Law students from more than 30 schools, including several in Washington, are organizing boycotts of campus interviews by 17 law firms that the AFL-CIO has charged with "union-busting activities," according to leaders of the boycott effort.

Student organizers, armed with leaflets, letters and a list of the 17 firms, kicked off their campaign Thursday at Georgetown University Law Center, saying they hope to stop their peers from attending interviews or taking jobs with these firms when campus recruiters arrive this fall.

"We can be the conscience of the legal profession," Duke University law student Lisa Maureen Smith said at a news conference. "We can withhold our labor."

Law students at Georgetown, American, George Washington and Catholic universities already have joined the effort, according to organizers, and students at Howard University and the University of Maryland have requested information about the boycott.

Students are using a list of firms compiled by the AFL-CIO. AFL-CIO lawyer Virginia Diamond said the 17 firms have gone beyond "the traditional labor law representation of management" and are heavily involved in "orchestrating campaigns, which essentially terrorize employees who want to come together and gain a voice on the job."

Some firms that made the list appear unperturbed by the boycott effort, which began in 1986 at Harvard University.

"The AFL-CIO is doing us a favor," said A. Samuel Cook, who heads the 30-lawyer labor law practice at Maryland's largest firm, Venable, Baetjer & Howard. Students "dedicated to the labor movement would not be comfortable in our practice, so we don't lose anybody," Cook said.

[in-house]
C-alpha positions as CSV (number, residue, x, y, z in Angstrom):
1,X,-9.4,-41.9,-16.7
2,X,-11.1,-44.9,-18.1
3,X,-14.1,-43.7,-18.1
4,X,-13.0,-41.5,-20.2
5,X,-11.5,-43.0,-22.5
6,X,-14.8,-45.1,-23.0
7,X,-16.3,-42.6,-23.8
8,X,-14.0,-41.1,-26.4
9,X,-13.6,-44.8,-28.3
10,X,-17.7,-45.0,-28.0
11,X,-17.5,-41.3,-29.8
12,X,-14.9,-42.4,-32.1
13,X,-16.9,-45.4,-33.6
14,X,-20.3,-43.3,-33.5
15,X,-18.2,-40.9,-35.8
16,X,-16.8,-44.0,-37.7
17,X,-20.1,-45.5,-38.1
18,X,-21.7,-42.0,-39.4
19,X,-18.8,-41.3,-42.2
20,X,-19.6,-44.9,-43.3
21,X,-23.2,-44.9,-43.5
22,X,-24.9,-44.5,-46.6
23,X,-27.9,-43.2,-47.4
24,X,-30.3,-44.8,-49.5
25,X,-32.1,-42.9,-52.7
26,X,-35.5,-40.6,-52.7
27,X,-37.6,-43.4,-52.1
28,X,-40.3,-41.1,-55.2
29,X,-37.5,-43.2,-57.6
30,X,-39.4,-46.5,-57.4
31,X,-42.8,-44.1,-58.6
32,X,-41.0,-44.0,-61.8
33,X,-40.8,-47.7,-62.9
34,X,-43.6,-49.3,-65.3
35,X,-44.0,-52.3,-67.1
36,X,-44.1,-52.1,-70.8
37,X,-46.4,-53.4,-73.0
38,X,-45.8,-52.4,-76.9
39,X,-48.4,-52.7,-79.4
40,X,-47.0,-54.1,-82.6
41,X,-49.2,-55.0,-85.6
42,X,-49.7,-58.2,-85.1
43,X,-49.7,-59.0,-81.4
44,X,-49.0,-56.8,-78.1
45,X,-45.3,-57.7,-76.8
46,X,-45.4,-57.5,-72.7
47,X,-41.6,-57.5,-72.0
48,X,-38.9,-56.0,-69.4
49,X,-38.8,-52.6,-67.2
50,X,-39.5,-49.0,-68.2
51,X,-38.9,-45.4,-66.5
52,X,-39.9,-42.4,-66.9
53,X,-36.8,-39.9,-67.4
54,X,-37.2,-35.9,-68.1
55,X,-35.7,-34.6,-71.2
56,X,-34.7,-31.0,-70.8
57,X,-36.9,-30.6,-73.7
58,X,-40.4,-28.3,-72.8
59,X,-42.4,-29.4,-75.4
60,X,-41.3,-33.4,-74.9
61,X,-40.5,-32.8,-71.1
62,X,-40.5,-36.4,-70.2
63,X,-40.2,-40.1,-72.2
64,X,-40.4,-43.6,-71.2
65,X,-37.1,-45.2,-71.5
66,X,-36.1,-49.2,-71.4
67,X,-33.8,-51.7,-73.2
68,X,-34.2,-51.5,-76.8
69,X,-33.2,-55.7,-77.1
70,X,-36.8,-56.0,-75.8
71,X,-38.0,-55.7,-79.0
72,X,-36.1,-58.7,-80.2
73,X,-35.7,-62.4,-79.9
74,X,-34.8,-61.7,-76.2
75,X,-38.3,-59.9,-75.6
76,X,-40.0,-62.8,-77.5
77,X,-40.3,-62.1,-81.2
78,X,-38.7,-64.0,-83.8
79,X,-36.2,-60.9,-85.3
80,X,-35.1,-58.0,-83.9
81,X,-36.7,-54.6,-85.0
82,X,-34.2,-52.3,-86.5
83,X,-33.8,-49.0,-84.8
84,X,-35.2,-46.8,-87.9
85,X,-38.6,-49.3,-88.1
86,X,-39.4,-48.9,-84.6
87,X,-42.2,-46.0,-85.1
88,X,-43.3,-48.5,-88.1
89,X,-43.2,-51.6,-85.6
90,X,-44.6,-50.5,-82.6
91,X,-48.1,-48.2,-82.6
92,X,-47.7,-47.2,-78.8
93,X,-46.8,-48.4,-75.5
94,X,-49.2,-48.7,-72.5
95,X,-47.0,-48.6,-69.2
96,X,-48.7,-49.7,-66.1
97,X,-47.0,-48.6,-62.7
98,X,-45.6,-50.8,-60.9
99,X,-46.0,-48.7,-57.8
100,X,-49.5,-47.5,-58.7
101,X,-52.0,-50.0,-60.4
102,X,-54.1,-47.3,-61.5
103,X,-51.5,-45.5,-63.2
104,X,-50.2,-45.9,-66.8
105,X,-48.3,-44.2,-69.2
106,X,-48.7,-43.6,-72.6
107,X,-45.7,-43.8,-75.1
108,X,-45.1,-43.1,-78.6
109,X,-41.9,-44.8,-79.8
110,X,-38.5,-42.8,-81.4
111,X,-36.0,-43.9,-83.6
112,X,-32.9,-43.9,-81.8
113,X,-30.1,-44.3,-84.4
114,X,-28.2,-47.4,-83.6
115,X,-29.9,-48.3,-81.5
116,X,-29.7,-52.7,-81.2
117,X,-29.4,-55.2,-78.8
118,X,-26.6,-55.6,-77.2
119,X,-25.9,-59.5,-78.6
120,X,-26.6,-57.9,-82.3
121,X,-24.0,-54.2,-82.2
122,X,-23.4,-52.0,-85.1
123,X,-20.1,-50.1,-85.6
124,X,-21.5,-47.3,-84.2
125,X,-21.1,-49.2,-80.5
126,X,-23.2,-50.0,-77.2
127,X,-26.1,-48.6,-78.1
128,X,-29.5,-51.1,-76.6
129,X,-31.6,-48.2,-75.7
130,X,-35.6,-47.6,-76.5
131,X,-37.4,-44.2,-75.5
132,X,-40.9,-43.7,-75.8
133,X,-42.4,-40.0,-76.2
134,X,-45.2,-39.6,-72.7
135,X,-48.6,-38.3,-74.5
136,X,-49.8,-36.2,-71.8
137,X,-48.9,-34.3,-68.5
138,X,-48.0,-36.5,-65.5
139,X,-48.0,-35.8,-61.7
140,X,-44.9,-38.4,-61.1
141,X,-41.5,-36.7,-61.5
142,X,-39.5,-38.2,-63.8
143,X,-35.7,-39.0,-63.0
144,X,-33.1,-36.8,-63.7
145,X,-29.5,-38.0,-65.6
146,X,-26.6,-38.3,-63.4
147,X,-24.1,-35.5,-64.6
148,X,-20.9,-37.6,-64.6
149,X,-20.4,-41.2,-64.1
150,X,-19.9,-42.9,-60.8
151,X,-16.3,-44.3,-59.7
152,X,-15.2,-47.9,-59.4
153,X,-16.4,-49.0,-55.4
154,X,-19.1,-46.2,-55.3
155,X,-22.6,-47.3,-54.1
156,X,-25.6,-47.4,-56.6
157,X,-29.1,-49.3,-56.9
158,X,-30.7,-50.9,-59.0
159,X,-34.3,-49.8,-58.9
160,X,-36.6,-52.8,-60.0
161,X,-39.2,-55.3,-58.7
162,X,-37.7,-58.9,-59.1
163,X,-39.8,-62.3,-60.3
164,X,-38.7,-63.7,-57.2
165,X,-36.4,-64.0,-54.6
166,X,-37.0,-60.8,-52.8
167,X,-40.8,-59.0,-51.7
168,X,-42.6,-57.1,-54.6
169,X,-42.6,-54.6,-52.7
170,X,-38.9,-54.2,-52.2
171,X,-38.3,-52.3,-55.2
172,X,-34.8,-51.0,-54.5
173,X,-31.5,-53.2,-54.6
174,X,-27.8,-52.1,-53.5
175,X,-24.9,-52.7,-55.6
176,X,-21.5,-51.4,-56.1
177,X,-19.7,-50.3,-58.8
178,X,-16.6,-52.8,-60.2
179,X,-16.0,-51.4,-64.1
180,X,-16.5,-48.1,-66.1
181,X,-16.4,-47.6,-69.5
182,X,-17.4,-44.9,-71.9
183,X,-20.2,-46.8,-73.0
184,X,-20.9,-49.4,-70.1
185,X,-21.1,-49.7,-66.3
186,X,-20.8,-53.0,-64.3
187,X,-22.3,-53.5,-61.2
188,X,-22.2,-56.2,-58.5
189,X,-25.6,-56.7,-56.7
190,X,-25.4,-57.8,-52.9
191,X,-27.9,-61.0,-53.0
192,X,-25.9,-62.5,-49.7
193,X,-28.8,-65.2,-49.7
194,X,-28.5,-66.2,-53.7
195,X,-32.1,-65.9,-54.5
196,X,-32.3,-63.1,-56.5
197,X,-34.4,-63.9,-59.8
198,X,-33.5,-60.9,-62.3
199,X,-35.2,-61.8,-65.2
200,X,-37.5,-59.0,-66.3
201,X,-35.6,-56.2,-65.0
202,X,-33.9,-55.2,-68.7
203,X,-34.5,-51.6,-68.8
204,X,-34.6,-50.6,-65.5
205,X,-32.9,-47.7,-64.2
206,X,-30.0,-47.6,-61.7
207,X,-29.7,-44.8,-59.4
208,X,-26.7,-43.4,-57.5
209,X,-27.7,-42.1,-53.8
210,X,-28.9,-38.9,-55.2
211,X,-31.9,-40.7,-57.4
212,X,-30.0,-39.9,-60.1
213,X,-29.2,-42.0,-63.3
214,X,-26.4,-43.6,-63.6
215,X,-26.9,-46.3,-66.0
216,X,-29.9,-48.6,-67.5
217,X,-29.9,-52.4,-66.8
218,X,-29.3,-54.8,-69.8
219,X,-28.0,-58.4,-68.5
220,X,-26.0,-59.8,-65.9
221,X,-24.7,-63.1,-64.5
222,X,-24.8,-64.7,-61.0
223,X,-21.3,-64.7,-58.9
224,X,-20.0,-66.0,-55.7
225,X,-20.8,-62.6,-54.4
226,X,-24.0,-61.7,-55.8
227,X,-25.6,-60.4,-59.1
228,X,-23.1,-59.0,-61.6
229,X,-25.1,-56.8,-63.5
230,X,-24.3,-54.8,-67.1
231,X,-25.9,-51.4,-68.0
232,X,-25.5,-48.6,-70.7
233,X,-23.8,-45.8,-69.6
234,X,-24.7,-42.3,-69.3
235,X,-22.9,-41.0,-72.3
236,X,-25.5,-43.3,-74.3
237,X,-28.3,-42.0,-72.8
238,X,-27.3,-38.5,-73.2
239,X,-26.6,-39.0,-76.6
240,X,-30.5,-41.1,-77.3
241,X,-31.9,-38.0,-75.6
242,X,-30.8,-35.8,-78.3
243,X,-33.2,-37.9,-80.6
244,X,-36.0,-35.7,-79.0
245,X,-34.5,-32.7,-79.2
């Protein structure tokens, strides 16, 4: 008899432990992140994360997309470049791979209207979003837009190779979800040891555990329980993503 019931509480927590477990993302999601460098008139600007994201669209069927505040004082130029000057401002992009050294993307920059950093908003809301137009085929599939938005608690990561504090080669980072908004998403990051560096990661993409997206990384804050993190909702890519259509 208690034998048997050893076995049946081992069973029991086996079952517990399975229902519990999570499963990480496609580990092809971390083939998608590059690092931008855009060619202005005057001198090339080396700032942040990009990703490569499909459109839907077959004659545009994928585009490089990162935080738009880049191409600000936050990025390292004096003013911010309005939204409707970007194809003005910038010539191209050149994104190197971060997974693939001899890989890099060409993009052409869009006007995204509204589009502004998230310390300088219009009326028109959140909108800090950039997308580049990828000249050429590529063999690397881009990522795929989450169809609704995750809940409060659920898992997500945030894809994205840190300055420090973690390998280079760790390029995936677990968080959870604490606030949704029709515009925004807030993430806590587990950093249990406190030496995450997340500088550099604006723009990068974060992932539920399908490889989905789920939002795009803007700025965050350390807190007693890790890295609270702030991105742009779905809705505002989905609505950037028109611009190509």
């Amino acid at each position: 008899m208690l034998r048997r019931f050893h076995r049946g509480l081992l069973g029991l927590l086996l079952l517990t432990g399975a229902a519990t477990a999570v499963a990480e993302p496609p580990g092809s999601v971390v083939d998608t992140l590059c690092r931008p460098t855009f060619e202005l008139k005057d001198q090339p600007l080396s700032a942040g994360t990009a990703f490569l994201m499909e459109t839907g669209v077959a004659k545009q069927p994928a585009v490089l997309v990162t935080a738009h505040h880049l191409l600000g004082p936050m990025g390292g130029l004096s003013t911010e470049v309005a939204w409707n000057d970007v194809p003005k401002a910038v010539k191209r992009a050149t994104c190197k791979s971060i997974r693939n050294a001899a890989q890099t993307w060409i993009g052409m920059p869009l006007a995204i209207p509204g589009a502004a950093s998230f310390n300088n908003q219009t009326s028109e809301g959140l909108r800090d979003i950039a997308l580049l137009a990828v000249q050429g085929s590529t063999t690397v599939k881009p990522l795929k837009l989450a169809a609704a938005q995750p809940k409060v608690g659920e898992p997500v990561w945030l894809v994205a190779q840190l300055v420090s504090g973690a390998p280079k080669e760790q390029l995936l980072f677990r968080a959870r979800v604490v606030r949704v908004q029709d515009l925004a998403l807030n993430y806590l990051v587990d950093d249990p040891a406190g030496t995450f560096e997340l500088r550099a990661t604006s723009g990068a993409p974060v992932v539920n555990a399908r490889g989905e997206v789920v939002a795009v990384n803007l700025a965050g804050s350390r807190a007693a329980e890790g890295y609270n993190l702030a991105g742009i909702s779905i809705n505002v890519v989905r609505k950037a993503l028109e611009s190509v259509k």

The AFL-CIO has taken issue with seminars run by Cook and some of his partners that teach employers how to legally "decertify," or eliminate, existing unions. "Management's role . . . in decertification is extremely restricted by law, and this is a seminar in what they can get away with," Diamond said.

Cook replied, "Neither management nor labor have halos . . . but here {the allegations} are way off base."

Cook has written a four-page response to the union-busting charge, which he vehemently denies. He said it will be given to any student who raises the issue.

Georgetown student Sandra Mazliah said she and other organizers intend to make this a visible issue on campus and will be seeking signatures on petitions by students pledging to boycott interviews.

Mazliah says she sees her job as educating students about this issue. "We are not saying that all unions should win," she said. "But people should have the opportunity to make up their own minds."